By Al Stoner
Does God have specific matters that He teaches about? Are the things which He teaches of a critical nature? Is it possible for men to come to Jesus apart from receiving Divine instruction? The Father addressing the Son in Isaiah's prophecy declared: "And all Thy children shall be taught of the Lord; and great shall be the peace of Thy children" (Isa. 54:13). Again, the Lord Jesus Christ, citing that Scripture in His great Galilean discourse, declared: "It is written in the prophets, And they shall be all taught of God. Every man therefore that hath heard, and hath learned of the Father, cometh unto Me" (Jn. 6:45). From these and other examples, it at once becomes evident that the manner in which God teaches is of an entirely different order than the teaching of men, even the best of men. If men are going to be taught of God, there must be a willingness to forsake the old values, and to embrace entirely new ones. "Verily I say unto you, Whosoever shall not receive the kingdom of God as a little child shall in no wise enter therein" (Lk. 18:17).
"In Jeremiah's landmark prophecy of the new covenant it is declared by the Lord God that "they shall all know Me, from the least of them unto the greatest of them" (Jer. 31:34). And also as Isaiah prophesied, "they shall be all taught by God" (Jn. 6:45, RSV, cf. Isa. 54:13). The nature and content of what God is teaching are not academic, that is, not merely factual, but rather He is teaching men to properly esteem His Christ, in order that they might come to, and whole-heartedly receive the Savior. He is teaching men to take hold of "the salvation which is in Christ Jesus with eternal glory" (II Tim. 2:10). Consider some of the involvements of this Divine teaching.
Taught by God to Come to the Savior. As the Lord Jesus declared, "Every man therefore that hath heard, and hath learned of the Father, cometh unto Me" (Jn. 6:45). Why is Christ "precious" (cf. I Pet. 2:7) to some, but to others, despised and rejected? Yes, to be sure, it is because such ones have believed. However, it is also because the believing ones have "learned of the Father." This teaching and learning is indispensable for coming to Jesus. He is not welcomed, to say the least, by "the natural man" (I Cor. 2:14) nor by "the carnal mind" (cf. Rom. 8:7-8), which all men have inherited from Adam.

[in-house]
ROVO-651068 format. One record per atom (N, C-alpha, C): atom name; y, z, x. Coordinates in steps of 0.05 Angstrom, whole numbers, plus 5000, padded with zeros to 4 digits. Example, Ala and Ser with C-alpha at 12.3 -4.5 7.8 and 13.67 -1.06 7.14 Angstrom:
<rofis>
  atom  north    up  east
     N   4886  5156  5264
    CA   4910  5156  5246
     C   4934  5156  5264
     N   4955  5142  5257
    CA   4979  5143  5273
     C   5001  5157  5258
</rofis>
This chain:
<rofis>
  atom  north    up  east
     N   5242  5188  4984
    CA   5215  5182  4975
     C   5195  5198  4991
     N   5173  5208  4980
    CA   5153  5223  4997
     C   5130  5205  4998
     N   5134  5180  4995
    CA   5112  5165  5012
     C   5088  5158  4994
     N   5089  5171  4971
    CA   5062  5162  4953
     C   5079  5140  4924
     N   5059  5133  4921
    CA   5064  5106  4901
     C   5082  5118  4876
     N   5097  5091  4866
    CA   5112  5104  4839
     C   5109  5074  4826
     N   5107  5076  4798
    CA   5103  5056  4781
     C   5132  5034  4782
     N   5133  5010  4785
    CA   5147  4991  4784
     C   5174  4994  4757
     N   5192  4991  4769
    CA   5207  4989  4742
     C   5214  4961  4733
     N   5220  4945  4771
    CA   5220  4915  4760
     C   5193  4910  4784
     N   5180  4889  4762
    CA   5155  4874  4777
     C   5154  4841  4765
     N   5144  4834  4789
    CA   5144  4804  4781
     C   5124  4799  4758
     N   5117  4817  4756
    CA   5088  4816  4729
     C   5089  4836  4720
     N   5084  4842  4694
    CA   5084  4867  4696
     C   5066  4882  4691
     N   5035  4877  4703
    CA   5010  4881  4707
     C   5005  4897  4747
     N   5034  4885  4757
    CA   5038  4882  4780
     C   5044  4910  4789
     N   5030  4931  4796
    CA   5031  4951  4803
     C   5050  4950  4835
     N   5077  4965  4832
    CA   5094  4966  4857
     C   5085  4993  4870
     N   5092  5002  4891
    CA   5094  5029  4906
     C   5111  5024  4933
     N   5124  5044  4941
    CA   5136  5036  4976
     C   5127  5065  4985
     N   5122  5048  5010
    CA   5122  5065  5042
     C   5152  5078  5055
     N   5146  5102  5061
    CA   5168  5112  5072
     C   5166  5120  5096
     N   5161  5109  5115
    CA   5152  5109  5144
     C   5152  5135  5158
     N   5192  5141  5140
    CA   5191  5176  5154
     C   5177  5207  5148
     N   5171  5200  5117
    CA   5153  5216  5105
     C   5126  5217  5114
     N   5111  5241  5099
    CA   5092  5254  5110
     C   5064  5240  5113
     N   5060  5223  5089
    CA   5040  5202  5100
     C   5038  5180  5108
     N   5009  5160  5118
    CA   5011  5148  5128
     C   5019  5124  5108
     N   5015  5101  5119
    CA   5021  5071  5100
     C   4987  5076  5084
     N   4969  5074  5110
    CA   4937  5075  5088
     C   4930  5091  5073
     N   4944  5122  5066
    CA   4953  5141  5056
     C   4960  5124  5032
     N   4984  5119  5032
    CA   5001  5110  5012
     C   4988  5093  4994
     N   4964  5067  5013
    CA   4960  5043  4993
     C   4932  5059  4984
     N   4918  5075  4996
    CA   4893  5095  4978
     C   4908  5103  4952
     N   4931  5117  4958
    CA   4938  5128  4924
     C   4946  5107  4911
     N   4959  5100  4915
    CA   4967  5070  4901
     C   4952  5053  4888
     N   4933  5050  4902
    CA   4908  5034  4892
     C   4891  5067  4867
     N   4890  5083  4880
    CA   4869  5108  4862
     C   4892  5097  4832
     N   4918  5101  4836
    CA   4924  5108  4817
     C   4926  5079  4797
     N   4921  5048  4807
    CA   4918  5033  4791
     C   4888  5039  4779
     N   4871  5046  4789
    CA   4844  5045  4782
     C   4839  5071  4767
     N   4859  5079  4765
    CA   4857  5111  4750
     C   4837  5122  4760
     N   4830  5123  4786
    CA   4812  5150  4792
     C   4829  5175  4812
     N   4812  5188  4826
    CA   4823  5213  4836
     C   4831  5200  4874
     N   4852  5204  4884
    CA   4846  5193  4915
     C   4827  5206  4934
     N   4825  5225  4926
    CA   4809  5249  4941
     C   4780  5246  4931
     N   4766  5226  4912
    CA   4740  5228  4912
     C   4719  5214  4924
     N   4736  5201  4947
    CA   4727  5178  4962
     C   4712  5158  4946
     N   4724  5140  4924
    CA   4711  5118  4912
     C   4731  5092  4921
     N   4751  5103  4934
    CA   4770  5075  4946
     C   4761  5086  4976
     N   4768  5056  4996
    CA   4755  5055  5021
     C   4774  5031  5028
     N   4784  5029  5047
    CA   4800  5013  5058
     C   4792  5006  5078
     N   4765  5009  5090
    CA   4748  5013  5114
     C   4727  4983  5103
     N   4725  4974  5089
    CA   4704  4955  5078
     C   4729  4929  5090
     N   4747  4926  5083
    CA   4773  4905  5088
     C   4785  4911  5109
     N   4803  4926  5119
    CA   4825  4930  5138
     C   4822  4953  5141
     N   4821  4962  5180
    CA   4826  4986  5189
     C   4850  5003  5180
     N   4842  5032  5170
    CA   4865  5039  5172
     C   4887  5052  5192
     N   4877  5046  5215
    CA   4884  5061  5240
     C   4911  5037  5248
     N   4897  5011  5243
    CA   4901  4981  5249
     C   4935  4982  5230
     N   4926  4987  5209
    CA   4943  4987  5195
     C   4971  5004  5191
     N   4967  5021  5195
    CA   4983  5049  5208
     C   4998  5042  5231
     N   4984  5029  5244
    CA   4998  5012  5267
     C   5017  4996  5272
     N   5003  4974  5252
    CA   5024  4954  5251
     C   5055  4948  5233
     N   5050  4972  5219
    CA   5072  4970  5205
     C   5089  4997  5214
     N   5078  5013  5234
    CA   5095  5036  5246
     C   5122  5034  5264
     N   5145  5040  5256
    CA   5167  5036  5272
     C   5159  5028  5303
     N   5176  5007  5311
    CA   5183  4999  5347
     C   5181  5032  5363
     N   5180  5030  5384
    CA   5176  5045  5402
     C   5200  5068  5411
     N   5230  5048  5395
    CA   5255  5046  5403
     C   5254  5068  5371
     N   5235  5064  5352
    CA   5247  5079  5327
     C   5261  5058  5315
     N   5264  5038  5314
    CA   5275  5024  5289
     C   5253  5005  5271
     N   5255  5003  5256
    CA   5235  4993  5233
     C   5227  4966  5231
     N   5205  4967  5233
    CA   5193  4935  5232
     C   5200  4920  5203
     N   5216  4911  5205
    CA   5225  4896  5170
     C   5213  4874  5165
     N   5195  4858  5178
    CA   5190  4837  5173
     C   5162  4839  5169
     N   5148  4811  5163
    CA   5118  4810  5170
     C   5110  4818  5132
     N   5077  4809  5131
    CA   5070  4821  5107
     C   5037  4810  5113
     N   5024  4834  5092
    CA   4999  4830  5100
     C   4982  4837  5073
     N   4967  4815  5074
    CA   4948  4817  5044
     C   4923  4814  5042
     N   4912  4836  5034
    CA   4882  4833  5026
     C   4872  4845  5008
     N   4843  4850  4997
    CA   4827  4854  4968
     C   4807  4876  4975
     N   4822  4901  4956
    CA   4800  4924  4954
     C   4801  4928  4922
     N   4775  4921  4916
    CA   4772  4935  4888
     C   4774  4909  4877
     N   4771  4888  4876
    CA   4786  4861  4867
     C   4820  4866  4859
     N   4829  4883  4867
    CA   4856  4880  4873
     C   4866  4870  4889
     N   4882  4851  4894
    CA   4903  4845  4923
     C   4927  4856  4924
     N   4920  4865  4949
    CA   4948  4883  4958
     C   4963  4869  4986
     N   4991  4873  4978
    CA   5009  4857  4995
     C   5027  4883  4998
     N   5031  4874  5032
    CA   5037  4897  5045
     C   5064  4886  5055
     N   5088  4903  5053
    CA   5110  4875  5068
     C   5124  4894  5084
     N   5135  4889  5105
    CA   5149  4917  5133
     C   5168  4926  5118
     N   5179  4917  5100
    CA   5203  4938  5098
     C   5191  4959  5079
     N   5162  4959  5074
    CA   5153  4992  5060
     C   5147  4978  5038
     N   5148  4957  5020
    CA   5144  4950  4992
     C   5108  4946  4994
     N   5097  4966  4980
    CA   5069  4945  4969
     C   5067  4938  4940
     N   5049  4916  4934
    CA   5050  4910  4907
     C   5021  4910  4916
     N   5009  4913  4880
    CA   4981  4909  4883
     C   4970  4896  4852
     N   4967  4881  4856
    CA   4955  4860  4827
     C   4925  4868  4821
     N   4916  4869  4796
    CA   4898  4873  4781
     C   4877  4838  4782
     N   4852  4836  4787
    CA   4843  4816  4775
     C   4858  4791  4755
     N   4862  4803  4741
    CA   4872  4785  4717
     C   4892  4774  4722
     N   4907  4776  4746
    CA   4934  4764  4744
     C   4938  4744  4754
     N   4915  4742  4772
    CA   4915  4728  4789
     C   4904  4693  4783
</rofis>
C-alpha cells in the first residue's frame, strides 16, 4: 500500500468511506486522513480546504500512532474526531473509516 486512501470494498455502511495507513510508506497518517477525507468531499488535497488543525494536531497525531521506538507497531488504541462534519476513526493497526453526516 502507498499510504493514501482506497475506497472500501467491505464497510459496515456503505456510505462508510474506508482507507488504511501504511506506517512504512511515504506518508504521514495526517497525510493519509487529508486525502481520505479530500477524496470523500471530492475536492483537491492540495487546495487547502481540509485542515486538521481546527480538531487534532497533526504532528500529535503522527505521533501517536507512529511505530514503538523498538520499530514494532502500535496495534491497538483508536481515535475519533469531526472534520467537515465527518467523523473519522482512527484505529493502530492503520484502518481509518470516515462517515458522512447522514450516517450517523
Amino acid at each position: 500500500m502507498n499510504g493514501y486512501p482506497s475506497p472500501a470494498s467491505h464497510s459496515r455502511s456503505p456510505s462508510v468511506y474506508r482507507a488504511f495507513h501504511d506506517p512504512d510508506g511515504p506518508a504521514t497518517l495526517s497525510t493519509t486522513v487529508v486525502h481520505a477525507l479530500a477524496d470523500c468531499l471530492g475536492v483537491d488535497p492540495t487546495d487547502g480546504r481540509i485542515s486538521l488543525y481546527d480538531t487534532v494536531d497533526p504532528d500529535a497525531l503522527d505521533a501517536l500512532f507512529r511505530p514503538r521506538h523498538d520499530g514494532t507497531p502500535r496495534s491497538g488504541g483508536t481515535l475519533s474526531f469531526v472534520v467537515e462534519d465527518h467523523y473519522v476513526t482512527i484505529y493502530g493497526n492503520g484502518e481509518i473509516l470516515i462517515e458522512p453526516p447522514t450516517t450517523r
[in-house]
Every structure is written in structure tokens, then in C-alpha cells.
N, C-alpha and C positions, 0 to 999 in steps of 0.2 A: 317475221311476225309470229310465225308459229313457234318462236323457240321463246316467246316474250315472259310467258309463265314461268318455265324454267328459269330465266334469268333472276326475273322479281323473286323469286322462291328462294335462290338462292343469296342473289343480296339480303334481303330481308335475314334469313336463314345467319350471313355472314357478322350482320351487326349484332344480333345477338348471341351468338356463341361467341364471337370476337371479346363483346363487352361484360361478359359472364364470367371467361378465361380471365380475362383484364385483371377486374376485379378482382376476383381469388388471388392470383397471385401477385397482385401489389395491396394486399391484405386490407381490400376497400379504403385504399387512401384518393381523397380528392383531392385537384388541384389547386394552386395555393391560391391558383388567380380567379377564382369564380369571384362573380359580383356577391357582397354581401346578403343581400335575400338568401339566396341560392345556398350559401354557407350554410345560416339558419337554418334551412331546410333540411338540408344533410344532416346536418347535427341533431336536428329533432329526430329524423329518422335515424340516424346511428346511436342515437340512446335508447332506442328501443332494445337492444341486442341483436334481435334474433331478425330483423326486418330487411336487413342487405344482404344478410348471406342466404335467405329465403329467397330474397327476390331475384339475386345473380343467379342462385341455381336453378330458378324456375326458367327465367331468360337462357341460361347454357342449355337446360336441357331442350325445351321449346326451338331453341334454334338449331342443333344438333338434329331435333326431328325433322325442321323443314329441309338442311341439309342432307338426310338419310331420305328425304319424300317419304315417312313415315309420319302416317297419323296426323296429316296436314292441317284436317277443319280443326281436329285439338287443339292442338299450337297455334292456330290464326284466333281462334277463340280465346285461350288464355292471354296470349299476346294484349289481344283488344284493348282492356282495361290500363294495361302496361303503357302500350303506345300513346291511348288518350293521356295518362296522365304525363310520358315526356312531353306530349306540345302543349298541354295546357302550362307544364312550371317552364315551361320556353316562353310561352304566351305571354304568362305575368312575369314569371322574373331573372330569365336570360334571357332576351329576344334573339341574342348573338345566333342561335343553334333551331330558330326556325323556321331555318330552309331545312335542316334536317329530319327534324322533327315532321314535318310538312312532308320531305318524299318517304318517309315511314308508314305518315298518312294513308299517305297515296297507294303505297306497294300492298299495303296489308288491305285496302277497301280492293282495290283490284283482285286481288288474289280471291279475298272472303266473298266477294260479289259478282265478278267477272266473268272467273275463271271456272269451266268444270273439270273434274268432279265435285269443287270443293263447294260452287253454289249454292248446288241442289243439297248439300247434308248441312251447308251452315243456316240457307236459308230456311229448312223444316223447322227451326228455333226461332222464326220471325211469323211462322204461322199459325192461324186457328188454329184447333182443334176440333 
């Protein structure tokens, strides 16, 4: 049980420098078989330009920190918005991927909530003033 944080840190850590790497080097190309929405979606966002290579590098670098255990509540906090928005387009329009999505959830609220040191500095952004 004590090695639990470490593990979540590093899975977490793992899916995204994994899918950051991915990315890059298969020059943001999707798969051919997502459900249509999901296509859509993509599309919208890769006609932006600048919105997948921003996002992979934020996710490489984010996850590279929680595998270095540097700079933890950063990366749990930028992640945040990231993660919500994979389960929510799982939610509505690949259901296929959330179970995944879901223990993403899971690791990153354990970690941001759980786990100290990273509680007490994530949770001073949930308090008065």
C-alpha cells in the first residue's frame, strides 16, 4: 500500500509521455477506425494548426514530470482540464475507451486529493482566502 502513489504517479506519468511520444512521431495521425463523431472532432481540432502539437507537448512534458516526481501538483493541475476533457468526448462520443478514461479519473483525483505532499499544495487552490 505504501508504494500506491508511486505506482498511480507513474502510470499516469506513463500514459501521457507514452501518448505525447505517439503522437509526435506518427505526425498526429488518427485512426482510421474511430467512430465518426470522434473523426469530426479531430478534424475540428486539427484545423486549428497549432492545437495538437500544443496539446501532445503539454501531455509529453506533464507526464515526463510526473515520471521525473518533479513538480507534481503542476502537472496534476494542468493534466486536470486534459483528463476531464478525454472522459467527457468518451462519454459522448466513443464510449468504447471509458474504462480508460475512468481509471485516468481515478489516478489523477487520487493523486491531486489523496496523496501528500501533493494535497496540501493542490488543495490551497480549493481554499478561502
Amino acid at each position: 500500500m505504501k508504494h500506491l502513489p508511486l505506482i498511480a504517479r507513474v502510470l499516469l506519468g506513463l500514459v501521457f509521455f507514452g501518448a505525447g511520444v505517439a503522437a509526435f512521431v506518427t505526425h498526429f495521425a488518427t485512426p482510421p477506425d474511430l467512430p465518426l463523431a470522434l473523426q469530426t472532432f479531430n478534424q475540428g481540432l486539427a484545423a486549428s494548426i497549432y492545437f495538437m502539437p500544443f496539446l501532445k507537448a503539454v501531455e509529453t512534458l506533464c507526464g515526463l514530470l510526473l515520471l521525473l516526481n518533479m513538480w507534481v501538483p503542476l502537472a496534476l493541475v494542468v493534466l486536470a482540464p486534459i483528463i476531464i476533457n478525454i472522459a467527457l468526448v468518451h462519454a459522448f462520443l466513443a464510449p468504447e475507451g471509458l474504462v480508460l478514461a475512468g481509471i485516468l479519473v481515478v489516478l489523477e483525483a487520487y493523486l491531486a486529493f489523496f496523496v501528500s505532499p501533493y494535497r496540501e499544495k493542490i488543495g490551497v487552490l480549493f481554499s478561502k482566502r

Those who believe that Jesus Christ is the Son of God, who believe that He is precious, must reason that they have been "taught of God" and that they have "learned of the Father" the great value in coming to Jesus. They now perceive the value within themselves. It is like "treasure hid in a field" (Mt. 13:44). It amounts to "riches" that are "unsearchable" (cf. Eph. 3:8). The riches are boundless and unfathomable. But the value of these riches cannot be taught or learned academically.
Taught by Him to Put Off the Old Man and Put On the New Man. "But you have not so learned Christ; if so be that you have heard Him, and have been taught by Him, as the truth is in Jesus: that you put off concerning the former conversation the old man, which is corrupt according to the deceitful lusts; and be renewed in the spirit of your mind; and that you put on the new man, which after God is created in righteousness and true holiness" (Eph. 4:20-24).